“….line managers found it difficult to deal with issues relating to disciplinaries and there were often inconsistencies in the application of disciplinary policies. It was acknowledged that the informal stage of the disciplinary process was critical in sorting out minor issues and that some managers were hindered in this process by a lack of confidence in applying informal strategies with BME staff. It was perceived that managers were more likely to discipline BME staff over insignificant matters and that disciplinary concerns involving staff from minority ethnic backgrounds were not always considered to have been dealt with fairly and equitably by human resources managers.”

“It was agreed that performance issues were not addressed in a timely fashion, often with a lack of effective feedback, performance appraisal, support and monitoring of progress with regard to BME staff. There was also a sense that line managers were incorrectly using a disciplinary policy to address performance issues. Part of the problem, it was perceived, stemmed from some managers not being equipped with the relevant skills and knowledge to be able to manage a diverse workforce and to deal effectively with conflict situations.”

Archibong and Darr highlighted the difficulty some managers had in conducting the same informal conversations with BME staff that they would have with white staff about their conduct, standard of work or mistakes. Some trusts have carried out root cause analyses of the differential treatment and have confirmed this is a significant problem. Some individual NHS trusts, in response to such evidence, have introduced a form of accountability which requires local managers to demonstrate that commencing a disciplinary investigation is really the appropriate step to take (for all cases not just those of BME staff).

How this is done varies between organisations, but all use what the HR Director for Barts Health calls a “triage” system to determine whether a proposed disciplinary investigation is really necessary or inappropriate. Increasingly those questions have been formalised into a checklist which combines Incident Decision Tree principles with what the research suggests is the particular challenge around BME disciplinary cases. I summarised this approach in the “what works” section (pp 110-143) of this year’s NHS workforce Race Equality Standard 2016 Data Analysis Report for NHS Trusts.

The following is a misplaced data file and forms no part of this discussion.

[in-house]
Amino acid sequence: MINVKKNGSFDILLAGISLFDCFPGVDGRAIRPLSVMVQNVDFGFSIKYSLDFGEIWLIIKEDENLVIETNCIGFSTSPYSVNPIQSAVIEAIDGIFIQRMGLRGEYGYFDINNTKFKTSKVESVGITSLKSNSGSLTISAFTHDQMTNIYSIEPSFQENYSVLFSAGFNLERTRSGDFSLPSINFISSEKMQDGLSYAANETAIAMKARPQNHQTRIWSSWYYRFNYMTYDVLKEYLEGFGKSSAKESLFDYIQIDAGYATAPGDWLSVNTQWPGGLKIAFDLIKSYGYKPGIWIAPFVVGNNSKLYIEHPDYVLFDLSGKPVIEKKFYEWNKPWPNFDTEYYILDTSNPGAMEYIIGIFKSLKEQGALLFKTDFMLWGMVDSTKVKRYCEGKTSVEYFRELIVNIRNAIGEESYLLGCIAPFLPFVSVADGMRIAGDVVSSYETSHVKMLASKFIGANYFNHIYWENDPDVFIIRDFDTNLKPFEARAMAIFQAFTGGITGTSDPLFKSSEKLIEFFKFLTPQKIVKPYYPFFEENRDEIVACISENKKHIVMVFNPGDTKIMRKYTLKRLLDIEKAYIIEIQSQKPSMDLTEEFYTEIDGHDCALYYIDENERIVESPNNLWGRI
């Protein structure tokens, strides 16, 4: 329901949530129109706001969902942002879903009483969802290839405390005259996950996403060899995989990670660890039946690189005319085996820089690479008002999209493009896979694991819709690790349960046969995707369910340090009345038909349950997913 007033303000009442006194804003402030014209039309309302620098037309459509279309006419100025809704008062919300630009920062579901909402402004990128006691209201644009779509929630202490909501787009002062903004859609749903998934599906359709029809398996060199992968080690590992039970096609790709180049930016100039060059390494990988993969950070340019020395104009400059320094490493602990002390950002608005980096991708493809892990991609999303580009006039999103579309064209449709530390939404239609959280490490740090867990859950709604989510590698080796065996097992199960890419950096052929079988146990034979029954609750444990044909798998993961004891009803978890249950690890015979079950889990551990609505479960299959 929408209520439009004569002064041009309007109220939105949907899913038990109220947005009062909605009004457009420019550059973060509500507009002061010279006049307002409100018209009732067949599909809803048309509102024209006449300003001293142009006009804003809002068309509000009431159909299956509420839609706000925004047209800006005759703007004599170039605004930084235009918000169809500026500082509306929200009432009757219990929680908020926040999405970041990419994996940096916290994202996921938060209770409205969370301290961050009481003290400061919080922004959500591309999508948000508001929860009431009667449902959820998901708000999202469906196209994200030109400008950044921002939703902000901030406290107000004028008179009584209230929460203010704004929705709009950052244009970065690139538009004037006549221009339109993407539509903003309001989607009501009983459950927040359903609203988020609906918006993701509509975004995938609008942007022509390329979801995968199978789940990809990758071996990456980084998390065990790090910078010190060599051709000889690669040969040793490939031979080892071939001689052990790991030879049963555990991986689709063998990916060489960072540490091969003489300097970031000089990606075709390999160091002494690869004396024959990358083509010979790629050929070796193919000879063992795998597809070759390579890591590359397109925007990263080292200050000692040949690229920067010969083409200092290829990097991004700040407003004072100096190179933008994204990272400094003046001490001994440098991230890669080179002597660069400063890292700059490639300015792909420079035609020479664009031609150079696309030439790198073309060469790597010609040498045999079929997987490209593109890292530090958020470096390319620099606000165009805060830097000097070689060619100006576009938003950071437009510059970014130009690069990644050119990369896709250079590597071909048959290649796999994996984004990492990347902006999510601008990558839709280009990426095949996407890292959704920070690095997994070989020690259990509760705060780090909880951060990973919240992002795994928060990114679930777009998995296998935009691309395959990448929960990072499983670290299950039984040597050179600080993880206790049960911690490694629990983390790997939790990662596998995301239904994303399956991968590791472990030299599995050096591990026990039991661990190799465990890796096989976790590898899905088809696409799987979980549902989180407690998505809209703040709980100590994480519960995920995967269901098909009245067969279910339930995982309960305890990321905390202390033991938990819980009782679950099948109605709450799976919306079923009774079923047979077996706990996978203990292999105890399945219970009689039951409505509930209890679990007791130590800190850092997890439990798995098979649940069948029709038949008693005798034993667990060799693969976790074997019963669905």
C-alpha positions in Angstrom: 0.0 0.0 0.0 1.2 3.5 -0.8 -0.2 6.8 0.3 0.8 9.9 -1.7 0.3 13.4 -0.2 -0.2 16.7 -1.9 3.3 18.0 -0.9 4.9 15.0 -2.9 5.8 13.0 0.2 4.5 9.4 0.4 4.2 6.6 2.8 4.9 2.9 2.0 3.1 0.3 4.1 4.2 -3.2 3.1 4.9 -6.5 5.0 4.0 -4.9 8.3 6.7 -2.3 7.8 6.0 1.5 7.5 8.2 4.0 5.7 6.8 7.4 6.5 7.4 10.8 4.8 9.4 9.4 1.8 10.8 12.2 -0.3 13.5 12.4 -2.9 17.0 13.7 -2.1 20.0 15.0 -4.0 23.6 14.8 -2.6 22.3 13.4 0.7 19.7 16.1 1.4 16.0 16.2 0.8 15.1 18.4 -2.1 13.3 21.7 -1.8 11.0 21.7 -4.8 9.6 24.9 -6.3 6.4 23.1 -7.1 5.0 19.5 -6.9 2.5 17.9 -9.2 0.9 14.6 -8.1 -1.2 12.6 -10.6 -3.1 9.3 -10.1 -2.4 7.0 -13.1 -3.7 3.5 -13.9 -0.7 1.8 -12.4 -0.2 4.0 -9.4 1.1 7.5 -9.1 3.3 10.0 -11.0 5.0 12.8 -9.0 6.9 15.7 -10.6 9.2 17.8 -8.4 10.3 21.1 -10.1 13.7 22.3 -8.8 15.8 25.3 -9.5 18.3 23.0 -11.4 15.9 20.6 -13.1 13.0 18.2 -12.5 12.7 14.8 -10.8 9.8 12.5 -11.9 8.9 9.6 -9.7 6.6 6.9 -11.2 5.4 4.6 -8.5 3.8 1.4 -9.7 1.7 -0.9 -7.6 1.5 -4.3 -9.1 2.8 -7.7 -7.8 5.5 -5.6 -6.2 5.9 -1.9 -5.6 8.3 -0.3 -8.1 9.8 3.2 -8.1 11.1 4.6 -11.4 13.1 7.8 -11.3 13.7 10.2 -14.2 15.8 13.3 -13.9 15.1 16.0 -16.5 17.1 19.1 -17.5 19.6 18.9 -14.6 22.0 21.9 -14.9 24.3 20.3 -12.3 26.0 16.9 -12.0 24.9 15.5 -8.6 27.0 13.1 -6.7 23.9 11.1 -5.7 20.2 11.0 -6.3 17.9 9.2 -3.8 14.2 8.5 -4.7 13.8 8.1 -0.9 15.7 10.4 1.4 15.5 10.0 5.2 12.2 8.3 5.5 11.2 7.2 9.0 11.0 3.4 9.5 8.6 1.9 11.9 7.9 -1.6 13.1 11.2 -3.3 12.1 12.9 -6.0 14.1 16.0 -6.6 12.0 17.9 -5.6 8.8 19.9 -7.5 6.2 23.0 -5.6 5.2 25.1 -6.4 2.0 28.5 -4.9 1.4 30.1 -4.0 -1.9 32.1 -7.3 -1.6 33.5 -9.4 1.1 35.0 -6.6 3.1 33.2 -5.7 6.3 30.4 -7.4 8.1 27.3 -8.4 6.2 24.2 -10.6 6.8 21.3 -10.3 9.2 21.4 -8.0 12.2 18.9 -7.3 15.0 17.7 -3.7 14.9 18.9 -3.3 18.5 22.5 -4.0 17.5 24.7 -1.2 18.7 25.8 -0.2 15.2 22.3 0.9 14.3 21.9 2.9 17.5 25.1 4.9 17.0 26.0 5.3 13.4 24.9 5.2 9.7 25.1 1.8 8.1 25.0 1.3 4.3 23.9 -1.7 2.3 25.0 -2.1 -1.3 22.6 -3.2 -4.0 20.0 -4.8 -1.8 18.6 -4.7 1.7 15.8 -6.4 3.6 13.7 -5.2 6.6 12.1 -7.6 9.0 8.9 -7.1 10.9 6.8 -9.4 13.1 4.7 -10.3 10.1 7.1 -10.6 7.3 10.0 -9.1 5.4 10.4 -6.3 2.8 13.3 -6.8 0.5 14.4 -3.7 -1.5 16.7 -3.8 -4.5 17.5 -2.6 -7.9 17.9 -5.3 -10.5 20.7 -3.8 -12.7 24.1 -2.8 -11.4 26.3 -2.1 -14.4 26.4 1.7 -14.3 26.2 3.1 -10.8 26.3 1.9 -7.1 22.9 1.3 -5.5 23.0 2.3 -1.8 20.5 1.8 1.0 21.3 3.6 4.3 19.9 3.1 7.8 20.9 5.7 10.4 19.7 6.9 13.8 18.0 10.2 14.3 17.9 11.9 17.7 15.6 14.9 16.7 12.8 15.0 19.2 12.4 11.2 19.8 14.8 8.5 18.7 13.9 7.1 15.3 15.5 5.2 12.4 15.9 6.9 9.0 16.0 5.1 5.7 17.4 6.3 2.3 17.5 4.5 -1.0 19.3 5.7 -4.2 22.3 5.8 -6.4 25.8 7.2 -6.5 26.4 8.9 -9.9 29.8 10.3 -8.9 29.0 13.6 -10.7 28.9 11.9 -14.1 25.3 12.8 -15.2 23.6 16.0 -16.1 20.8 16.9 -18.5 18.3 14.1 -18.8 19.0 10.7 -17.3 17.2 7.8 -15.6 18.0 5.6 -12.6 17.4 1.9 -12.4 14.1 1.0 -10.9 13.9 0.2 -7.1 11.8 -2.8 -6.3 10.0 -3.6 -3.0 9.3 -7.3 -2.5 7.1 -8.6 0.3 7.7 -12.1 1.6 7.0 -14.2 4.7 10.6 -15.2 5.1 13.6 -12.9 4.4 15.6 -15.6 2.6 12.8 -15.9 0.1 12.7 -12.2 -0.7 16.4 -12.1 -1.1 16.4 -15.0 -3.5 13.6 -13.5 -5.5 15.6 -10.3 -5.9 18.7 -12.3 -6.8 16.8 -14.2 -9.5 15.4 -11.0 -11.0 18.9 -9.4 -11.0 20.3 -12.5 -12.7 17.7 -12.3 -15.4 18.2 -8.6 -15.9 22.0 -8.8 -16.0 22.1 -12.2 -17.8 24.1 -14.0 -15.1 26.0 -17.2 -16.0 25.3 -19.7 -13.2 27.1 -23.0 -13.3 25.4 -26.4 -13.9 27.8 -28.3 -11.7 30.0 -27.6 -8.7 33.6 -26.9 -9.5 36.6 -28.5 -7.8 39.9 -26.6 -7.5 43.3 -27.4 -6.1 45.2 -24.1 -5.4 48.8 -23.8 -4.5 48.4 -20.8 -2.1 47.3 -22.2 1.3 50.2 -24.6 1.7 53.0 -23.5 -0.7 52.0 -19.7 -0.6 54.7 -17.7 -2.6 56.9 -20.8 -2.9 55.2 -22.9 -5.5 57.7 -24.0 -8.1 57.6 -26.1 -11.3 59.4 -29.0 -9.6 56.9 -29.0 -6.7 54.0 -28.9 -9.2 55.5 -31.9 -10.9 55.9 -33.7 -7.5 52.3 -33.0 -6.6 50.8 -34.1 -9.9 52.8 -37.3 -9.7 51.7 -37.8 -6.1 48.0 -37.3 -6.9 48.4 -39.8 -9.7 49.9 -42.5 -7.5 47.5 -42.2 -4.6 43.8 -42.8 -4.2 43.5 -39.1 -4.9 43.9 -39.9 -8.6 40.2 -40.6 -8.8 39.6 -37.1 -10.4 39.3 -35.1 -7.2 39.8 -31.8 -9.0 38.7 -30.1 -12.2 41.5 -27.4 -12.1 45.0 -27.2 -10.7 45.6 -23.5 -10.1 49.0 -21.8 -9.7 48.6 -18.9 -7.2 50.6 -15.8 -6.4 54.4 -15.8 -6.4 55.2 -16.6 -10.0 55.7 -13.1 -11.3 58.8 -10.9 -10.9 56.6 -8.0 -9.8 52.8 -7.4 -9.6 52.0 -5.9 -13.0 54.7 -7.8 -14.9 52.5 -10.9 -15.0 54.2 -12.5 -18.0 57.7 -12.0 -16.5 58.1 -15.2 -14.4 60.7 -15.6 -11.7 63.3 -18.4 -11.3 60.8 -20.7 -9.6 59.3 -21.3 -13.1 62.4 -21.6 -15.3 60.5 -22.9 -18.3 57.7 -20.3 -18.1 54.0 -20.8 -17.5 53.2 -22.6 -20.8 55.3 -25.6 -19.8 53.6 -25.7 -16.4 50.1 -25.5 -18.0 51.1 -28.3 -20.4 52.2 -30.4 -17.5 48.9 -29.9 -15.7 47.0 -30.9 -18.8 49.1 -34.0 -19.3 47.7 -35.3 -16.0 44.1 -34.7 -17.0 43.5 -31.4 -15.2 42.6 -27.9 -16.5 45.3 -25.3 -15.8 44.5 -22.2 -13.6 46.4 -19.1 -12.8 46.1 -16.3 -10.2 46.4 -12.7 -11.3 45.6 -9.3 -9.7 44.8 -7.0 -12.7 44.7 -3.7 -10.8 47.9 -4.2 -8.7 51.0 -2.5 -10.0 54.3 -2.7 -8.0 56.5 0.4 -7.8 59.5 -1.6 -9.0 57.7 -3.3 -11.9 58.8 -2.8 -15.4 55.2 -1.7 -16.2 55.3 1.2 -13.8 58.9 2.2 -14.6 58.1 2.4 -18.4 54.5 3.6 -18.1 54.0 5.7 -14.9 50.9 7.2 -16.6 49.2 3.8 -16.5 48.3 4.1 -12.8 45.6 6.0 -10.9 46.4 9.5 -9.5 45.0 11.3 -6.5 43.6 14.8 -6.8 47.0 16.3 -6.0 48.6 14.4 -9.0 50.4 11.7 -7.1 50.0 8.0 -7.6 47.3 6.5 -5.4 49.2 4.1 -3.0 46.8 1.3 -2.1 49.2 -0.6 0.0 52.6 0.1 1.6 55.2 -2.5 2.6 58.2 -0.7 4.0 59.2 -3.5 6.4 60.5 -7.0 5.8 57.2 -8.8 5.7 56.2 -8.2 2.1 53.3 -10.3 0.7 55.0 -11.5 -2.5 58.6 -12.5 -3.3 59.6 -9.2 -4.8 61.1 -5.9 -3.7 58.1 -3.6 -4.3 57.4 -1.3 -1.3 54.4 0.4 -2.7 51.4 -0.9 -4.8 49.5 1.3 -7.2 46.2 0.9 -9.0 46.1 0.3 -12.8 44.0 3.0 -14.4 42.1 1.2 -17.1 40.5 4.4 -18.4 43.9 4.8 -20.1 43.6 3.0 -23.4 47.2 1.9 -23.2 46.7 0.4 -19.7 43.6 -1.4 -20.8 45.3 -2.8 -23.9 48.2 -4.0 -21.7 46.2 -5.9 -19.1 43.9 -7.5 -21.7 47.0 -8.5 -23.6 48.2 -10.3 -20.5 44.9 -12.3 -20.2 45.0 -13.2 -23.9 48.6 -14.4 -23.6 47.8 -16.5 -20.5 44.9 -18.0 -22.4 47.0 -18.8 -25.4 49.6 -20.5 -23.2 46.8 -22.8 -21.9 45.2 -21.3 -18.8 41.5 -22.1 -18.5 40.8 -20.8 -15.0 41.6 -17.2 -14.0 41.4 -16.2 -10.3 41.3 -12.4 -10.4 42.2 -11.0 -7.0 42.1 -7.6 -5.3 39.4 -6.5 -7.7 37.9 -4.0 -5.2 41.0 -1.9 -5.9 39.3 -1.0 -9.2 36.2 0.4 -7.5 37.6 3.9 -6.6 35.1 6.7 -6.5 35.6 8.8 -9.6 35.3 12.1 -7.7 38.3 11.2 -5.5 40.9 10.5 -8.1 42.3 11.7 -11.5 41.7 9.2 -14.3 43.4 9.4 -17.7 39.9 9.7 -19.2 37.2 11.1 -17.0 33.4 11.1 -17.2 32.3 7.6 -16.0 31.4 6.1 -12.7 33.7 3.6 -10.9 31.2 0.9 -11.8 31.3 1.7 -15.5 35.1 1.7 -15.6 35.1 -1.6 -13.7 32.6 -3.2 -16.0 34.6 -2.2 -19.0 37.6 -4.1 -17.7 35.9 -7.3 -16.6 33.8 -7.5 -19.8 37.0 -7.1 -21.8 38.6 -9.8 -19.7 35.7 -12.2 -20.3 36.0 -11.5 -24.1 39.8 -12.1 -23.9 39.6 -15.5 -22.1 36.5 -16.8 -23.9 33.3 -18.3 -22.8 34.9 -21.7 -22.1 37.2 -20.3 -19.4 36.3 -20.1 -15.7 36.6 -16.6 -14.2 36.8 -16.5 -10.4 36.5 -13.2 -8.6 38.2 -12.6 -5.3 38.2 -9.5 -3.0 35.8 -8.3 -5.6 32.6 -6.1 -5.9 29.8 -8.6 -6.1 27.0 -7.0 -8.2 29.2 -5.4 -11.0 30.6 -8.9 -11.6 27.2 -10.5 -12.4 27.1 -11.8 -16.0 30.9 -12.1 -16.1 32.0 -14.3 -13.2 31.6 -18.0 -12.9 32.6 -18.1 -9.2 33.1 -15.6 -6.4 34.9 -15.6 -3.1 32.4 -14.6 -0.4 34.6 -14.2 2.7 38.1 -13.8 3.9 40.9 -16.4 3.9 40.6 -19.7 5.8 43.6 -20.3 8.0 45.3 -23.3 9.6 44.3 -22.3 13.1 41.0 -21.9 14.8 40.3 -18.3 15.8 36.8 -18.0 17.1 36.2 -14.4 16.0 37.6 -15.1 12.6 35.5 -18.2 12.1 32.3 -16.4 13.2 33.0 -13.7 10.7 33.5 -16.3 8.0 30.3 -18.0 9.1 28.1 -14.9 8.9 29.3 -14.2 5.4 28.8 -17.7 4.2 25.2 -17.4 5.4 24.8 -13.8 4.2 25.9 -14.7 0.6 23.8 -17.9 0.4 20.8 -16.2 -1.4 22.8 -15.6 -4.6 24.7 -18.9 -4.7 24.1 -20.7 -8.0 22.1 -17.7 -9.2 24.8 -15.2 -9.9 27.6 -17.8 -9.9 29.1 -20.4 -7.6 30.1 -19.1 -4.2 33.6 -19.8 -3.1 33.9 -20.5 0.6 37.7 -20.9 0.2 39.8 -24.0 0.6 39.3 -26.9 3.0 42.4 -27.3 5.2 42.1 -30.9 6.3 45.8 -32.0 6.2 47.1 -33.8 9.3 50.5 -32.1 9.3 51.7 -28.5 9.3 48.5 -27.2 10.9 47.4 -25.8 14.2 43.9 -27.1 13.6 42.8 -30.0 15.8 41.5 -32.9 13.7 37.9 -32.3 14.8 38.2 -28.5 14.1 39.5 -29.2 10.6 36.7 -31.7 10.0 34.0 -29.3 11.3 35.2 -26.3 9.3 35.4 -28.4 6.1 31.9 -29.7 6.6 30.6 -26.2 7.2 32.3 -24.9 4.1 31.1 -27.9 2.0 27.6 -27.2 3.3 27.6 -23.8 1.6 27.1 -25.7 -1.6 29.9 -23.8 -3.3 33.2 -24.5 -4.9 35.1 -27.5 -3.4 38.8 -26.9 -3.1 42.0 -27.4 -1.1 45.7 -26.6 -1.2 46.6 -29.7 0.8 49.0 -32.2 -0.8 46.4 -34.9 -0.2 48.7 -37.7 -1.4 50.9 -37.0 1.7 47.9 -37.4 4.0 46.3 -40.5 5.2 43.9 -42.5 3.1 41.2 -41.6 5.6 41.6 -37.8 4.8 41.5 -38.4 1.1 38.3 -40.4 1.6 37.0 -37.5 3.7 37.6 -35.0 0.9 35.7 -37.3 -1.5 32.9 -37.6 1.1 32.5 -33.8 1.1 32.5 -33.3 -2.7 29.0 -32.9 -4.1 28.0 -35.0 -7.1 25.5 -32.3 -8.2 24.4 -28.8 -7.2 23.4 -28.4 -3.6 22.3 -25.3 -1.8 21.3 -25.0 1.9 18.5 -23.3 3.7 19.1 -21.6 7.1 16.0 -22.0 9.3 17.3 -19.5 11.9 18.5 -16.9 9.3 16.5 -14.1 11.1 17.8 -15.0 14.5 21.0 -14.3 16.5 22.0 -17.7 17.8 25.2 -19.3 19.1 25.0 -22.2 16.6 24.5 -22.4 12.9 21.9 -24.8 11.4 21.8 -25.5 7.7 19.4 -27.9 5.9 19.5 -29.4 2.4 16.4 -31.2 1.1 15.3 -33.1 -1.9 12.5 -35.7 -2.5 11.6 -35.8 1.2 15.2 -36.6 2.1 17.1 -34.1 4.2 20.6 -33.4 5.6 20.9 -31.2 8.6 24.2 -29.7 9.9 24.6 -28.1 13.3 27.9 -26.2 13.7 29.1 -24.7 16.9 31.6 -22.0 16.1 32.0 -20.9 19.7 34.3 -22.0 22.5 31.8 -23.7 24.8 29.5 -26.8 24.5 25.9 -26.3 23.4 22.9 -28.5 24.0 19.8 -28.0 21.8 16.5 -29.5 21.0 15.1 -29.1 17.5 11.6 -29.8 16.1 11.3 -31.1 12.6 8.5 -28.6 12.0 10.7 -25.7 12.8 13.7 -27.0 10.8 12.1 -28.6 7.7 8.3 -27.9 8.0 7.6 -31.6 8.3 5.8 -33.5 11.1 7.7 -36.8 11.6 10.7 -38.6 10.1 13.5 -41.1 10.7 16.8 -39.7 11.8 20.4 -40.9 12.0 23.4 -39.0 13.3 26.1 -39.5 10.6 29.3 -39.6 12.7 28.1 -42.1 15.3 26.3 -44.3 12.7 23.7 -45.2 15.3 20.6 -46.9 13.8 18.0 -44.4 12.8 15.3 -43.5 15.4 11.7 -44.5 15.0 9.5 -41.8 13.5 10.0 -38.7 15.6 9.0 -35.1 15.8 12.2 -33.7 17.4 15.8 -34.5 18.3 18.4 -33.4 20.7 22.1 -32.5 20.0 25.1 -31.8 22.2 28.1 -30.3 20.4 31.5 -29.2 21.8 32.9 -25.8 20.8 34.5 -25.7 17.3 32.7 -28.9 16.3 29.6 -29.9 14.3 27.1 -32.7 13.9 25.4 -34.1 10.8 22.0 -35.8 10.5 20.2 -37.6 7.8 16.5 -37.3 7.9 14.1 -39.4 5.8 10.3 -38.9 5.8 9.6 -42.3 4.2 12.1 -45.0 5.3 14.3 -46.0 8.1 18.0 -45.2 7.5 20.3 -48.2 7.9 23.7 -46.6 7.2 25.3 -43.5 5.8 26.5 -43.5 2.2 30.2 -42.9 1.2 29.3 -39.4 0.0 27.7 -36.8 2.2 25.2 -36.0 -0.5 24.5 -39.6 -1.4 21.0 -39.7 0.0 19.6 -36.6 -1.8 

Once a disciplinary investigation commences, it is very distressing for the member of staff concerned even if they are cleared of any allegation.

There are other initiatives which can be helpful in removing the need for disciplinary investigations when the real problem is inadequate induction, supervision or support, especially for newly recruited nurses or staff trained overseas.

Finding fault

Once a disciplinary investigation commences, it is very distressing for the member of staff concerned even if they are cleared of any allegation; it is very time consuming for managers and HR; it can be demoralising for colleagues if they think the processes are unfair; and can run the risk of reinforcing blame, not a learning culture.  Investigations can easily lead to “tunnel vision”, where the determination to find fault will inevitably eventually unearth some shortcoming, as it would with any member of staff.

What the NHS organisations adopting this different approach have in common is

  • a determination to avoid, wherever possible, suspension and disciplinary action unless absolutely necessary and to prioritise learning how to prevent future shortcomings rather than individual blame
  • an acknowledgement that excessive disciplinary action may be taking place in respect of staff from all backgrounds and especially, unwittingly or otherwise, from BME backgrounds
  • accountability of decision makers, using data to check if change is underway
  • an emphasis on ensuring that, within induction, new staff (whatever their origins but especially if trained overseas) understand the trust values and are given support over time
  • early intervention by trained and committed senior staff to distinguish between blame and accountability is important, using a decision tree type approach.

NHS disciplinary processes do generally state their purpose is primarily to help improve the practice or behaviour of NHS staff, not to punish them. In practice this is not always the case. Too often the disciplinary process itself (including suspension) is an act of punishment whose focus and outcome is often not on learning and improvement, and which instead obscures systemic organisational failings in the name of holding individual staff to account. Disciplinary processes often confuse “accountability” and “blame”.

This different approach will not prevent the need, sometimes, for disciplinary investigations and sanctions. But early results suggest the use of a “triage” or “filter” to prompt reflection and challenge prior to any disciplinary investigation starting can make a very significant improvement to the prevailing practices in large parts of the NHS, to the benefit of staff, patient care and safety, and the organisation itself.